And the 2013 Ibrahim Prize for achievement in African leadership goes to...

No one won the world's biggest cash prize this year. Again.

For the second year in a row, the prize committee for the Ibrahim prize for achievement in African leadership have decided that no one merited the award. The Ibrahim Prize, which is paid for by the Sudanese telecoms billionaire Mo Ibrahim, but decided by committee, is the largest cash prize in the world, amounting to $5m over 10 years and then $200,000 annually for life.

It is awarded to African leaders who provide a strong role model to others and who have stepped down voluntarily from power. Since the prize was launched in 2007 it has only been awarded three times, to Cape Verde’s President Pedro de Verona Rodrigues Pires (2011), Botwana’s President Festus Gontebanye Mogae (2008) and Mozambique’s President Joaquim Alberto Chissano (2007).

Speaking at a press conference in London, Salim Ahmed Salim, the chairman of the prize committee and ex-prime minister of Tanzania, refused to reveal whether any ex-presidents were close candidates for the prize. Mo Ibrahim added that he was “hopeful” that he will hand out the award soon, and even suggested they may in future years have to split the prize between several deserving candidates.

A financial reward seems like a strange way to encourage leaders to turn away from corruption - $5m may be the world’s biggest cash prize, but it’s pocket money for the average kleptomaniac dictator.  Then again, you could equally argue the prize money is too large. It is intended to allow winners to 'use their skills and experience at the continental level once they have left national office.' Which is an interesting idea, although it's not clear whether the prize would need to be quite so generous to support this goal.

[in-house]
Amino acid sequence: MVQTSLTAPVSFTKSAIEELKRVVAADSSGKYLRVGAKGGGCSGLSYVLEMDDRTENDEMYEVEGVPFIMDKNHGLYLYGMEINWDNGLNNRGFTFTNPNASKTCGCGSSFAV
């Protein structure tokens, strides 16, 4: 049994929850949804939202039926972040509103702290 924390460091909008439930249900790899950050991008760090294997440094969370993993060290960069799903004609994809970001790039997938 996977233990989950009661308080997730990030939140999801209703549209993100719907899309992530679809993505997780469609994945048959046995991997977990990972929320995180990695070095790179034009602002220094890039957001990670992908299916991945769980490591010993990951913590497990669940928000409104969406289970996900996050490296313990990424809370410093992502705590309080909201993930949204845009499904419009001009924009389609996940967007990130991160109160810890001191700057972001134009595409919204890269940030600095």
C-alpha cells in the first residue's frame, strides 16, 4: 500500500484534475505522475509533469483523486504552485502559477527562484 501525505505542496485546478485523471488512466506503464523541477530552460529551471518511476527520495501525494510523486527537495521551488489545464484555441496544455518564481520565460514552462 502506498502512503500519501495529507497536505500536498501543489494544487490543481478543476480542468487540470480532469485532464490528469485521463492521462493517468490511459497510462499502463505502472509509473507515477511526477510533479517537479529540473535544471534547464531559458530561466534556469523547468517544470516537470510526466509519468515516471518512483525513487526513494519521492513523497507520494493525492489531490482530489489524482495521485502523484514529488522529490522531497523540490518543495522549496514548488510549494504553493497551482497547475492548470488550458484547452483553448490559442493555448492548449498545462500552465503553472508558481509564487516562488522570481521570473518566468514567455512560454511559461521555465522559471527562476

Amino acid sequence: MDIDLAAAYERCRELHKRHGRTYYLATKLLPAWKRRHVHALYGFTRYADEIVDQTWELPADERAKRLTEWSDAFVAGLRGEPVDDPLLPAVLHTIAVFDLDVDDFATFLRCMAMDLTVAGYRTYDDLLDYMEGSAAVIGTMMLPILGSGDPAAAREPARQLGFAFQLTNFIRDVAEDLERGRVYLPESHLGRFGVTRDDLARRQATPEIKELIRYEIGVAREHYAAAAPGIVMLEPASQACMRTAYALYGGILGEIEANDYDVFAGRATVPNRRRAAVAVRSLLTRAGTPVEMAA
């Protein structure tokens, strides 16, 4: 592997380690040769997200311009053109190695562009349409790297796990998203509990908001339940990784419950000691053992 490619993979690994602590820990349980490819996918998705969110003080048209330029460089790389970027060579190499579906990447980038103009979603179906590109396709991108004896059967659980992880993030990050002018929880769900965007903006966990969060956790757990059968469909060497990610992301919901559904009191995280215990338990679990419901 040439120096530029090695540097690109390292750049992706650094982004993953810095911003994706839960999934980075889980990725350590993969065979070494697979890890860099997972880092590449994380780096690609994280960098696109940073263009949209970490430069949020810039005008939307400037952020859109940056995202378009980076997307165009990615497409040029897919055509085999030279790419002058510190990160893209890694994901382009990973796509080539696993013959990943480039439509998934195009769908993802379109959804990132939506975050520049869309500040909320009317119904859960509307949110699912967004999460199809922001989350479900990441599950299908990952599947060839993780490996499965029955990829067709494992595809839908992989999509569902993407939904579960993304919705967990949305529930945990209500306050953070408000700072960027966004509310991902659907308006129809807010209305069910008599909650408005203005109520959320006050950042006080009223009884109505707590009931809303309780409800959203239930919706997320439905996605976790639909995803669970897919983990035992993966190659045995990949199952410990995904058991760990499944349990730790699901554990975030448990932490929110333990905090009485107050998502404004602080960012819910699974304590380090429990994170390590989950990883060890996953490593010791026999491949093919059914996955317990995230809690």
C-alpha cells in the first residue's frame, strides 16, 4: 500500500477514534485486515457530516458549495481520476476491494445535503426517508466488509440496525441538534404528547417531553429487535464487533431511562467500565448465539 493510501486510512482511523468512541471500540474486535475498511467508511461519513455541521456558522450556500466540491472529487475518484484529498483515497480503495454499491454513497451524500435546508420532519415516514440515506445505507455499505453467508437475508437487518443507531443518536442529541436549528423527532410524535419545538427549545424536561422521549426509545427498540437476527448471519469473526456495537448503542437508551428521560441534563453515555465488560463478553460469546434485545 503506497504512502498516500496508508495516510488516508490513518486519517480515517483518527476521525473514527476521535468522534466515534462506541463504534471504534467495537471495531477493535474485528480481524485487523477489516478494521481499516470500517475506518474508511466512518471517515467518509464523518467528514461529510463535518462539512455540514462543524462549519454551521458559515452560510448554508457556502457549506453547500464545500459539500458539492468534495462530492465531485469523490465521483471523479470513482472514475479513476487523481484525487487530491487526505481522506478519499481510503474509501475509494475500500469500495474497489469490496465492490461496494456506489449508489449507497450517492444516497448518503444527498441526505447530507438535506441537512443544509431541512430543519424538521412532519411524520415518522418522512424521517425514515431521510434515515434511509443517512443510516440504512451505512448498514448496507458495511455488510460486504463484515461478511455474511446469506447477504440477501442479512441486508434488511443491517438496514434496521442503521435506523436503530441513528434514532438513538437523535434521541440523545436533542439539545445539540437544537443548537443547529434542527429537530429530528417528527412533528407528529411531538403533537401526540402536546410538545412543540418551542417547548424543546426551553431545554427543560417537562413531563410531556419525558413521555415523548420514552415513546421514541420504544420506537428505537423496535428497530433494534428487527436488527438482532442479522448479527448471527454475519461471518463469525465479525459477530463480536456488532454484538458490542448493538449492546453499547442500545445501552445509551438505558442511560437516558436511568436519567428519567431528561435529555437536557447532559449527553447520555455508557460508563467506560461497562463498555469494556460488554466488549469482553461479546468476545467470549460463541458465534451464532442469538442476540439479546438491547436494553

Ibrahim, however, insists his prize is having an effect, even on years when no one is awarded. He says it has generated interest from incumbent leaders, who are keen to implement democratic reforms, telling journalists at the press conference that “a new generation of African presidents are coming forward, who are very serious and who are taking these things [accountability and good governance] very seriously.”

Overall, Ibrahim, believes that across Africa governance is improving. His eponymous foundation produces an annual report, also launched today, which ranks African countries in terms of governance, where governance is seen as a function of improved safety and rule of law, participation and human rights, sustainable economic opportunity and human development. His report has found that 94 per cent of Africans have experienced improved governance since 2000, but that while human rights, economic growth and human development have all got better across the continent, personal safety and the rule of law is deteriorating.